· ½ cup all-purpose flour
· 3 eggs, plus 1 yolk
· 1-2 cups panko breadcrumbs
· ¾ -1 cup vegetable oil
· Black pepper
1. Slice the eggplant into ½” thick round slices.
2. Place the eggplant slices onto a baking sheet and lightly salt each side.
3. Let the eggplant sit for about an hour to draw out some of the moisture and then pat dry with a paper towel.
4. Season the flour with salt and pepper and place in a medium bowl.
5. Whisk the eggs and yolk together with a splash of water and place them in another bowl.
6. Place your breadcrumbs in a third bowl, and season with salt and pepper.
7. Dredge each eggplant slice thoroughly in the flour, then egg, then breadcrumbs.
8. Heat the vegetable oil in a large sauté pan until it just begins to smoke, then reduce the heat to medium.
9. Fry the breaded eggplant slices in a single layer, cooking on each side until golden brown, about 3-4 minutes per side.
10. Fit a drying rack onto a baking sheet and place the fried eggplant slices on top to remove excess oil.
Ingredients needed to assemble the dish:
· 1 lb. whole milk mozzarella, sliced to the same number of eggplant slices you have
· 1 lb. provolone cheese, shredded
· ½ cup parmesan cheese, grated
· 1 bunch fresh basil, torn from stems
· 1 bunch oregano, picked
1. Begin by placing 1 cup of the tomato sauce in the bottom of a 2-to-3-quart casserole dish and distribute evenly.
2. Add a layer of eggplant.
3. Top the eggplant with mozzarella slices, 1/3 of the shredded provolone, and 1/3 of the parmesan cheese.
4. Add half the basil leaves and oregano.
5. Begin another layer with tomato sauce and continue layering the eggplant, cheese, and herbs.
6. The goal is to have a third and final layer of eggplant slices.
7. Finish this top layer with tomato sauce and remaining mozzarella, provolone, and parmesan.
8. Place in a 400F oven for 35-40 minutes or until it is bubbling, and the mozzarella has turned a deep golden-brown.
9. Remove from the oven and let cool for 15-20 minutes before serving.
Makes 12-16 cannoli
Kitchenware needed for this recipe:
· Five-inch stainless steel Cannoli tubes, available on Amazon
· Three-inch stainless steel circular cookie cutter
· Reusable (or disposable) 12-inch pastry piping bag with fluted tip
Ingredients for the shell:
· 1 cup all-purpose flour, plus about ¼ cup for dusting
· 1 ½ Tbsp granulated sugar
· ½ tsp. espresso powder
· ¼ tsp. cinnamon
· ¼ tsp. salt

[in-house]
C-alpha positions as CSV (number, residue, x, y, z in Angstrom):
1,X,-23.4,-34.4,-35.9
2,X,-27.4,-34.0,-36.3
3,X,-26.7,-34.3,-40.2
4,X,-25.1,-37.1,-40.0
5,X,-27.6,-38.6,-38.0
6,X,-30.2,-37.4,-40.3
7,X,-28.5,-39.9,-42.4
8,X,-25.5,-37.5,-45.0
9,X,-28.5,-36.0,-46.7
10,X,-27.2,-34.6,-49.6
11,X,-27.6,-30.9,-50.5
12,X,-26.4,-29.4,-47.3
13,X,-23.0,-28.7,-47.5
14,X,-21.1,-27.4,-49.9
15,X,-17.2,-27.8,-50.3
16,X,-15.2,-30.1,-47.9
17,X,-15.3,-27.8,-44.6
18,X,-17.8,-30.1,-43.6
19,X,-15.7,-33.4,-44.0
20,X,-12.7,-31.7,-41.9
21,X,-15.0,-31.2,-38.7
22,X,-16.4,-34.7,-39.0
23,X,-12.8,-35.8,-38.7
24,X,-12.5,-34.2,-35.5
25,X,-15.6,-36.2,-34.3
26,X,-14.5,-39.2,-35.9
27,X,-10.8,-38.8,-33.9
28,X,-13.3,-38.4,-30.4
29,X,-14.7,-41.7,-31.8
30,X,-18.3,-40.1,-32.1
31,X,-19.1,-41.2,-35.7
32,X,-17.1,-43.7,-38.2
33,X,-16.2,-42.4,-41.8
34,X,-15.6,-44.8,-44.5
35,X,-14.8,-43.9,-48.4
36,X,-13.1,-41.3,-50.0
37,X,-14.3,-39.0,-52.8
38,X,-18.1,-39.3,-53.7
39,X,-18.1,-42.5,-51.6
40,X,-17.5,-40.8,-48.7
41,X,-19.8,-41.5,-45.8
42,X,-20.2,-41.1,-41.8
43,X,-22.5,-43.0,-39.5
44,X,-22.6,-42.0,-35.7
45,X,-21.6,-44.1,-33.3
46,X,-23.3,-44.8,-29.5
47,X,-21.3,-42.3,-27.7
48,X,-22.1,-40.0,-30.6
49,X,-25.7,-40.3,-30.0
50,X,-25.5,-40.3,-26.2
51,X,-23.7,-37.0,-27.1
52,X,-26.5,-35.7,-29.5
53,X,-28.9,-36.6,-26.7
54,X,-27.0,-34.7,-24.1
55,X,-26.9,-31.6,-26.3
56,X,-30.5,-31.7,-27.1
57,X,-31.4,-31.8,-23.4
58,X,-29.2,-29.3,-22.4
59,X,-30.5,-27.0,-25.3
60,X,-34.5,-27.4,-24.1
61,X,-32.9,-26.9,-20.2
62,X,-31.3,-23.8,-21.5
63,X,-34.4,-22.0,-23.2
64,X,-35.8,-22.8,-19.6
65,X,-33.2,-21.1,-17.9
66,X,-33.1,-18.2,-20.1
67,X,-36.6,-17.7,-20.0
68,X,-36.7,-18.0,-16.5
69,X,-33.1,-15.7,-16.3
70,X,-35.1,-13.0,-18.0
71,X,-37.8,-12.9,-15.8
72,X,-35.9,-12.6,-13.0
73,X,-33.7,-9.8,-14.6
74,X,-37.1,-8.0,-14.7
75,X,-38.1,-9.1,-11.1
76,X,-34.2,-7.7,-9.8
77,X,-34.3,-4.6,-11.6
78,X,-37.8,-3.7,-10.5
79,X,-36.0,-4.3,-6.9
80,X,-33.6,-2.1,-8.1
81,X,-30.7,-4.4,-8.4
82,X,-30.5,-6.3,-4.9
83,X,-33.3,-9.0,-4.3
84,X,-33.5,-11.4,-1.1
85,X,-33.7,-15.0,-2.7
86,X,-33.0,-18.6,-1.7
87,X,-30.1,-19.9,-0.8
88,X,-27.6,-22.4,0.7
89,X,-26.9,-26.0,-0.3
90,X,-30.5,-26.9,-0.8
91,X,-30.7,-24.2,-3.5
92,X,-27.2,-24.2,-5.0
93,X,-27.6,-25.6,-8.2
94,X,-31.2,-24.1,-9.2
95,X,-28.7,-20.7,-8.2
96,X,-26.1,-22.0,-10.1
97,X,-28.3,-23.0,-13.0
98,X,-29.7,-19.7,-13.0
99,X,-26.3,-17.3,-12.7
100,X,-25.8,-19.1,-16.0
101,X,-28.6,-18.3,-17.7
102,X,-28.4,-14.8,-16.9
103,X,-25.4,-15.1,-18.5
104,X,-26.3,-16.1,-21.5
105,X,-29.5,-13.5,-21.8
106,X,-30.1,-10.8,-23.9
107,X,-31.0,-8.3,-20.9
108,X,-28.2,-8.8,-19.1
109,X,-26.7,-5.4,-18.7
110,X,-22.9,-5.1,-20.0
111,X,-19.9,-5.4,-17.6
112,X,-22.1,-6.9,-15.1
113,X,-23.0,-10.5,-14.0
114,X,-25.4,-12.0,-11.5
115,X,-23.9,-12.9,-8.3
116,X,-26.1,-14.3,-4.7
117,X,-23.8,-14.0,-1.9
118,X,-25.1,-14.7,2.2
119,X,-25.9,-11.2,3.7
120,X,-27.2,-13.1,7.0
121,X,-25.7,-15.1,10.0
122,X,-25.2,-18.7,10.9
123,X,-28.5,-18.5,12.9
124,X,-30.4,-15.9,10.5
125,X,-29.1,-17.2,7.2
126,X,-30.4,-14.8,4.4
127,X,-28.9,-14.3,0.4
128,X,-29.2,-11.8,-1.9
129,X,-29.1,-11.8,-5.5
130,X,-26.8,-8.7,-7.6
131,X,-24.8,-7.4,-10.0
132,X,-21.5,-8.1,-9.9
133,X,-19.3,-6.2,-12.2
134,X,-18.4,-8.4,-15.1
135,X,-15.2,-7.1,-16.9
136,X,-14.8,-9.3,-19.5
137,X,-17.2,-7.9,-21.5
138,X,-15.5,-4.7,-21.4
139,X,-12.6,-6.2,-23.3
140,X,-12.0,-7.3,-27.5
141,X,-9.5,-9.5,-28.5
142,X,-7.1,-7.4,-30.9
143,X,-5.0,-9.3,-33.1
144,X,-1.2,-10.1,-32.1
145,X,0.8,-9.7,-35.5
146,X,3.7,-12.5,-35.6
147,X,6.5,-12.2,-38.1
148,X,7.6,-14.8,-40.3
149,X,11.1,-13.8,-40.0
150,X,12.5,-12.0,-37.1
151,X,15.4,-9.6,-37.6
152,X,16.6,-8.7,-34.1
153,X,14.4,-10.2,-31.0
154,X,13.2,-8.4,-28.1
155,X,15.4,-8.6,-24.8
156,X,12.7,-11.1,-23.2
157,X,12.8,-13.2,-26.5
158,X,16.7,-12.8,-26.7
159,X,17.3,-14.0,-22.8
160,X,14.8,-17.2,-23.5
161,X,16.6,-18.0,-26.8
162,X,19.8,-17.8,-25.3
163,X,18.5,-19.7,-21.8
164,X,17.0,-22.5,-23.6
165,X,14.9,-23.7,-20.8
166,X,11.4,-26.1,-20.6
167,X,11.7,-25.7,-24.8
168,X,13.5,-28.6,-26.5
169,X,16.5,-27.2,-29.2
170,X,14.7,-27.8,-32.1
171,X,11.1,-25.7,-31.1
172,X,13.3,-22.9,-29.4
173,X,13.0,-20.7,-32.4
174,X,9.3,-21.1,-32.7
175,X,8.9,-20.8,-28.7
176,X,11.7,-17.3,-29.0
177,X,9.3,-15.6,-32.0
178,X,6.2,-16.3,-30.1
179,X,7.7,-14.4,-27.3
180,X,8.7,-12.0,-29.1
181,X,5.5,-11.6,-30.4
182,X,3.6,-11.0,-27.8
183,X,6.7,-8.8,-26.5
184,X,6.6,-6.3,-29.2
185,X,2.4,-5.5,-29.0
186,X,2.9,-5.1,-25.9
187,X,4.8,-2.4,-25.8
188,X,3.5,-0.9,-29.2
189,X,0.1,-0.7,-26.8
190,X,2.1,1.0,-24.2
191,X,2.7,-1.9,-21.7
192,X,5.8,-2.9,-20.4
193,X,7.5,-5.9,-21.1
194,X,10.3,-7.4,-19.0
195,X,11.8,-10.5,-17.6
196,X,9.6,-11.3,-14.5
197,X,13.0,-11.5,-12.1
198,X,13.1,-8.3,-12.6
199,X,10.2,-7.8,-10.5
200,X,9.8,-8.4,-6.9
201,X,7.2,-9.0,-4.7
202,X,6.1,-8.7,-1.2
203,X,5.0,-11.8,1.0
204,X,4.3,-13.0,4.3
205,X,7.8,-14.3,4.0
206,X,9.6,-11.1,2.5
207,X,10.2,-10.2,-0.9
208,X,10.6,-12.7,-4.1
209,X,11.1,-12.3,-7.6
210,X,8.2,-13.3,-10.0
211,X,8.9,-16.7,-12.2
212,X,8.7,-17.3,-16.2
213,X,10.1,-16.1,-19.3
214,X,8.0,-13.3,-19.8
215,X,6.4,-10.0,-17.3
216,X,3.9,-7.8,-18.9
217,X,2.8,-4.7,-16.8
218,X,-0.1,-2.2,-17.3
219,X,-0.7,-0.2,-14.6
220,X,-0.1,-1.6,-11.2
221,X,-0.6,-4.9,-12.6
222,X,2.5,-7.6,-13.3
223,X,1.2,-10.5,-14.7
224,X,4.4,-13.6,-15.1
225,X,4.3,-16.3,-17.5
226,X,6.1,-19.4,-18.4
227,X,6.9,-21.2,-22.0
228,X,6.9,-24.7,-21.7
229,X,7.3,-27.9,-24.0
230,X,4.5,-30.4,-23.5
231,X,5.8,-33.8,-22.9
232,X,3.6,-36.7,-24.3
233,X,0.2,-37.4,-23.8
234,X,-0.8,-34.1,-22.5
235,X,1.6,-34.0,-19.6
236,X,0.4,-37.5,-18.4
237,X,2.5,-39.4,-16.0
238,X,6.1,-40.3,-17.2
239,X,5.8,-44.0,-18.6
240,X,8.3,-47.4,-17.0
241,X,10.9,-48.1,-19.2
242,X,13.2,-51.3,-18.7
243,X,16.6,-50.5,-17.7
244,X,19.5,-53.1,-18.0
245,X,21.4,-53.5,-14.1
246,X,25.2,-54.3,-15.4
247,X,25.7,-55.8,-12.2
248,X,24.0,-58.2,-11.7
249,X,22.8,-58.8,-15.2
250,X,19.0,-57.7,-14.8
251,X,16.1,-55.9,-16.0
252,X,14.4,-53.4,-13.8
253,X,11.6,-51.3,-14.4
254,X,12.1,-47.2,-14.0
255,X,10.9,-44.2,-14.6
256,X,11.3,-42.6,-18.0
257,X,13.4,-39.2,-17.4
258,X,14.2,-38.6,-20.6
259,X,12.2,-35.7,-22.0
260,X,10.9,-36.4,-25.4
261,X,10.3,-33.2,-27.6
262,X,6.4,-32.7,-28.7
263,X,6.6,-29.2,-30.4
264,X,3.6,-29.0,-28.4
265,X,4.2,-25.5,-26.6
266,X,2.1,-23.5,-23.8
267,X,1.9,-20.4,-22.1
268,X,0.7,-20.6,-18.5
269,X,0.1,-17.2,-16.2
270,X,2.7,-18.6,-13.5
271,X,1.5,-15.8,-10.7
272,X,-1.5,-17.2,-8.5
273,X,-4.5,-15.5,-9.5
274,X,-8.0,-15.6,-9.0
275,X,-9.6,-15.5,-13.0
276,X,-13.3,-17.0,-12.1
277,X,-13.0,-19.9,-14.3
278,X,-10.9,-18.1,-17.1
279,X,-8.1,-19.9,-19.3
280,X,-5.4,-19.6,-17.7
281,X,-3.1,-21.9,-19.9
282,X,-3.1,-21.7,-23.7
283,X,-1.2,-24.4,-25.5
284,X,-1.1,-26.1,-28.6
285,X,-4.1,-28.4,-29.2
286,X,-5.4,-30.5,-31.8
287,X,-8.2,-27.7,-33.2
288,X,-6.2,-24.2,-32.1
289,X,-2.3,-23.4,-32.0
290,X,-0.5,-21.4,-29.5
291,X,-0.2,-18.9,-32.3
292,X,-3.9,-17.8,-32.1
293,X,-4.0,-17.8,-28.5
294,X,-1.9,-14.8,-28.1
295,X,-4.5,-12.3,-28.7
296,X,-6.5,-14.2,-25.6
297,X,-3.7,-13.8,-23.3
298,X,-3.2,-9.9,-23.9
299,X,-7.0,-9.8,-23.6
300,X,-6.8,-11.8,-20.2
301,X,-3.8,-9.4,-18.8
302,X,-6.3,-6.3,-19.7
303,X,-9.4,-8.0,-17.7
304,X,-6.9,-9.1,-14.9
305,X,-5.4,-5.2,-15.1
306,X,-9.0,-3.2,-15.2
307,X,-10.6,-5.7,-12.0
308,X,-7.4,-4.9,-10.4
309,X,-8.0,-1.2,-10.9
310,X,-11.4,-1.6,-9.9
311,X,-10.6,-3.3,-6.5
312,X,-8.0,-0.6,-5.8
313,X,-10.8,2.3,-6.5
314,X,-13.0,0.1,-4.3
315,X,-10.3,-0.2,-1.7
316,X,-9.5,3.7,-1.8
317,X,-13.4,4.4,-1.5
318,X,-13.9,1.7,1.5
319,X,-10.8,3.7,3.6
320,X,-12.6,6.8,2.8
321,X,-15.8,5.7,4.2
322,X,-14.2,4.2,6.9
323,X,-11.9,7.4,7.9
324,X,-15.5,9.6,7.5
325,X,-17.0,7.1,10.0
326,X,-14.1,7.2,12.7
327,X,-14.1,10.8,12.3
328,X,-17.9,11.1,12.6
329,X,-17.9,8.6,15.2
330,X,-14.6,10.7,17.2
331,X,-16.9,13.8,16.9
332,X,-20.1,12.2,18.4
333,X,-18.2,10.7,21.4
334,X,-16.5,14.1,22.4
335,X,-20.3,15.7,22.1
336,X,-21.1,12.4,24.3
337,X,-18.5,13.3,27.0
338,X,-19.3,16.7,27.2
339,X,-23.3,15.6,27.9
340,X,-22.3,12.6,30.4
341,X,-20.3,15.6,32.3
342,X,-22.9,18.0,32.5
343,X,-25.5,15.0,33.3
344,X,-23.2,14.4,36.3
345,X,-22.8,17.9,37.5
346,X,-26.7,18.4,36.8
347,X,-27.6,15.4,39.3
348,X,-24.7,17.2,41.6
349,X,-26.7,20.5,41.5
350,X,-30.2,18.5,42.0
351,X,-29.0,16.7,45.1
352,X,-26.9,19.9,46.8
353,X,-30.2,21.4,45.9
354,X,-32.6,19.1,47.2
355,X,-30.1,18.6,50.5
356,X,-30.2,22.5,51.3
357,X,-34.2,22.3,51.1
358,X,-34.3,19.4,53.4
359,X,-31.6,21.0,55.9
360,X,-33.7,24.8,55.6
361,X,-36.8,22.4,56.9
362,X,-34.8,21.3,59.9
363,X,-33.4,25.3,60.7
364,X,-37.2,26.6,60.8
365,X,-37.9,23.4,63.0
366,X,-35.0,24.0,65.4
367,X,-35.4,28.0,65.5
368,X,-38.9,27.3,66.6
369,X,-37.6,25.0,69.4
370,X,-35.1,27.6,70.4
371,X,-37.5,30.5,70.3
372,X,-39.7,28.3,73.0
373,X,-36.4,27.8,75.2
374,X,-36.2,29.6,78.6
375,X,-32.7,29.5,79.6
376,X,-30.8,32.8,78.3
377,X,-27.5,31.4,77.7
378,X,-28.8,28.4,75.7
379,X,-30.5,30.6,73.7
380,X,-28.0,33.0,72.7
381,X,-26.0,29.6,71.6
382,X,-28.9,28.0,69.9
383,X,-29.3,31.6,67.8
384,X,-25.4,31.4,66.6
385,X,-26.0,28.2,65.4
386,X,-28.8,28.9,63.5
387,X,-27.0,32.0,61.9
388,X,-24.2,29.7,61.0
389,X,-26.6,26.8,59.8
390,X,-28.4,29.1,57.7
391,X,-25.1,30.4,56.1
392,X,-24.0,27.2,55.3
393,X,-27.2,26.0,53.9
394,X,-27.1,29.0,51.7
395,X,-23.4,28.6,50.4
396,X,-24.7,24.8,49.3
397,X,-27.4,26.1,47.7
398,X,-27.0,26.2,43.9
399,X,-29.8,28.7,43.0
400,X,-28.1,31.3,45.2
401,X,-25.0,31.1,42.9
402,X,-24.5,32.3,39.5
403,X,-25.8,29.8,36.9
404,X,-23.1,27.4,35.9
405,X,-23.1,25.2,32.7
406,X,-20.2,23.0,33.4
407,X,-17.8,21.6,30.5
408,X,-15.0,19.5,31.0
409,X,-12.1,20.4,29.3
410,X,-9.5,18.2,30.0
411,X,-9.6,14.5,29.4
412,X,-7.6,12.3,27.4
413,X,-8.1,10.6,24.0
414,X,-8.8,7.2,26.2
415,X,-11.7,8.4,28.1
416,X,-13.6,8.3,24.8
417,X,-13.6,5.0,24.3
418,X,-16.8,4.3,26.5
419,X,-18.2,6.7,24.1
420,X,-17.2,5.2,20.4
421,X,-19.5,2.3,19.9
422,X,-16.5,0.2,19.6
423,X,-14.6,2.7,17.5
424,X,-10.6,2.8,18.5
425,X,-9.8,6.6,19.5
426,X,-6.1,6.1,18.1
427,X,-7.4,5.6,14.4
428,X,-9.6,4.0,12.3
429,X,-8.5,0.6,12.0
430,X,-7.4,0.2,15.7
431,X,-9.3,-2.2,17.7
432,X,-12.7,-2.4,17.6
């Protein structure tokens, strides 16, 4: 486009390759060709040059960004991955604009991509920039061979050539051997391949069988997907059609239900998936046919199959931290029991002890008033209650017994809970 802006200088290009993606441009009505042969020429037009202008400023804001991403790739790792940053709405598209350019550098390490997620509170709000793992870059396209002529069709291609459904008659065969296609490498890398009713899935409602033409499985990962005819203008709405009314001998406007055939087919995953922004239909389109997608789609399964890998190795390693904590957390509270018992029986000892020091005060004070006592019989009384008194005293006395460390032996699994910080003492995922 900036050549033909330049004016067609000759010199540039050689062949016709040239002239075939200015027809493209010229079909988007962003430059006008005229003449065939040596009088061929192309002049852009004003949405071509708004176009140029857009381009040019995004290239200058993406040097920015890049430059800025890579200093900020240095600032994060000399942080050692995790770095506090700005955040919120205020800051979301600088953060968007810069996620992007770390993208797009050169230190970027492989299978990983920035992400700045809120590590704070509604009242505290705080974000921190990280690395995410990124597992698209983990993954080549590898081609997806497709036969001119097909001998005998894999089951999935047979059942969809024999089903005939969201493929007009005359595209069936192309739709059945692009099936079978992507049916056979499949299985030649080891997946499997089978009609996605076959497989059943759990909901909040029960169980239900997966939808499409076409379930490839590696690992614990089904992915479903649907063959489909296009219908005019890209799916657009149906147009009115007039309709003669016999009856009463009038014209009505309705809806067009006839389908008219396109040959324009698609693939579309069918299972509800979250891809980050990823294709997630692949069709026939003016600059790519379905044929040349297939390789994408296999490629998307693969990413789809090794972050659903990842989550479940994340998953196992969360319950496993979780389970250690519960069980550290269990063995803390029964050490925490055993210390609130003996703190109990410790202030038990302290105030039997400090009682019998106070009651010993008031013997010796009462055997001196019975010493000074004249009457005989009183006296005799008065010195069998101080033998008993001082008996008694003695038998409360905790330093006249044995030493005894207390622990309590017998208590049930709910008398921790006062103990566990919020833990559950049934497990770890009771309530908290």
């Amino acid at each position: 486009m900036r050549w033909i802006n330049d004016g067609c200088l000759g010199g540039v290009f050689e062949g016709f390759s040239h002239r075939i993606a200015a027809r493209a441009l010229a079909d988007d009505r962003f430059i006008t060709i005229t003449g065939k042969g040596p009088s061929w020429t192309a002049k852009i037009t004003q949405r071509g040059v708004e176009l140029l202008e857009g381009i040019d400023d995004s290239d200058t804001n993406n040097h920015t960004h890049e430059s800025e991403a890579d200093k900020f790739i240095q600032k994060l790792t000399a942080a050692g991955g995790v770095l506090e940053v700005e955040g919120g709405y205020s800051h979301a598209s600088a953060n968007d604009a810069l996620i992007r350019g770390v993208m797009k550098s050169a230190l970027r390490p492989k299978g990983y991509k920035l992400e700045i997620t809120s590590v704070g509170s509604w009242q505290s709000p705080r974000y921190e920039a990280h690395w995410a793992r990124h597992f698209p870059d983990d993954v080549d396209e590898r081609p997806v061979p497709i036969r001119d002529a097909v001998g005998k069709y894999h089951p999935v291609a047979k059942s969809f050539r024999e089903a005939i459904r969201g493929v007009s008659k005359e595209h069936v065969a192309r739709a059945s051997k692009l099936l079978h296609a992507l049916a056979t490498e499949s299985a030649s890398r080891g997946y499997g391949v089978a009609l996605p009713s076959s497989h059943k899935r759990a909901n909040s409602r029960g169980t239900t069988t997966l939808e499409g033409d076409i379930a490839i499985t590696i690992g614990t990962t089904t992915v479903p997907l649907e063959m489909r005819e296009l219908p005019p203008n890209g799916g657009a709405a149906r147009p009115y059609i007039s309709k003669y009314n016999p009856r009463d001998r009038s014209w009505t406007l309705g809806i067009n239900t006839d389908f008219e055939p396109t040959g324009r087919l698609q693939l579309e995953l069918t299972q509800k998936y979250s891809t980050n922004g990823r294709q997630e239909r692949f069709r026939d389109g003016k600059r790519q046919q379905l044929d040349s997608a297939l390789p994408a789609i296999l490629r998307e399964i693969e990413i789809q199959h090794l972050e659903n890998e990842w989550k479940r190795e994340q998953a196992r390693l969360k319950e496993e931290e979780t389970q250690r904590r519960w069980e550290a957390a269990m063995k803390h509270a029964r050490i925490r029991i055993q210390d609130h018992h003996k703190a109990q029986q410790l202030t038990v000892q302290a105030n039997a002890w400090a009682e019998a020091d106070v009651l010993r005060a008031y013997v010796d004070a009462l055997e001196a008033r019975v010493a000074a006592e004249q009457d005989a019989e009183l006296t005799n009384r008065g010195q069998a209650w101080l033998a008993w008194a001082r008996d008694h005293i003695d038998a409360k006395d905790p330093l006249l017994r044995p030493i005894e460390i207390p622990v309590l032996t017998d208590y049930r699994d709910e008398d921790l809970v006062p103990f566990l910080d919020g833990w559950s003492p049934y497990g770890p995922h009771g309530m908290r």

· ¾ cup white wine
· 1 egg white
· 1 ½ Tbsp vegetable oil
1. Place the flour, sugar, espresso powder, cinnamon, and salt into a bowl and whisk to combine.
2. Add in the wine and vegetable oil.
3. Combine with a wooden spoon or spatula.
4. Once the dough begins to come together, turn out onto a floured surface, and knead the dough until it becomes very smooth, about 5-7 minutes.
5. Wrap in plastic and refrigerate for 30 minutes.
6. Remove the dough from the refrigerator and place onto a floured surface.
7. Roll the dough out to a thickness of about ⅛”.
8. Using a circle cutter with a diameter of about 3”, cut out as many circles as you can.
9. Re-roll the dough scraps and repeat this step until you have the desired amount of cannoli shells cut out.
10. Place a cannoli roller on top of 1 dough circle and roll out gently, as the dough is very elastic and will retract.
11. Shape the dough around the roller, using the egg white to fasten the dough in the middle. Smooth out the dough evenly around the roller.
12. In a high-walled, medium sized pot, bring the vegetable oil to 375F and then fry the dough wrapped around the roller for 3-4 minutes or until golden brown.
13. Remove the shell from the hot oil and cool on a paper towel.
14. After it has cooled for a few minutes, remove the roller from the shell using a towel or tongs.
Ingredients for the filling:
· 16 oz. whole milk ricotta
· 8 oz. cream cheese or mascarpone
· ¾ cup powdered sugar
· ¾ tsp. vanilla extract
· Zest of 1 orange
· ½ tsp. lemon juice
· ¼ tsp. salt
1. Add all the ingredients into the bowl of a stand mixer fitted with the whisk attachment.
2. Whip the ingredients together for 2-3 minutes on medium speed until thick and creamy, scraping down the sides of the bowl as needed.
3. Transfer to a piping bag fitted with a fluted piping tip.
Ingredients to assemble:
· 4 oz. dark chocolate, melted
· ½ cup shelled pistachios, toasted and chopped finely
· 2 Tbsp powdered sugar
· 2 Tbsp espresso powder
1. When all the shells have been fried and are cool, dip each side of the cannoli shell in melted chocolate and then straight into the crushed pistachios.
2. Set aside and wait for the chocolate to harden.
3. Fill the cannoli with the ricotta cream and place onto a serving platter.
4. When ready to serve, mix the powdered sugar and espresso powder together and dust over the top of the cannoli.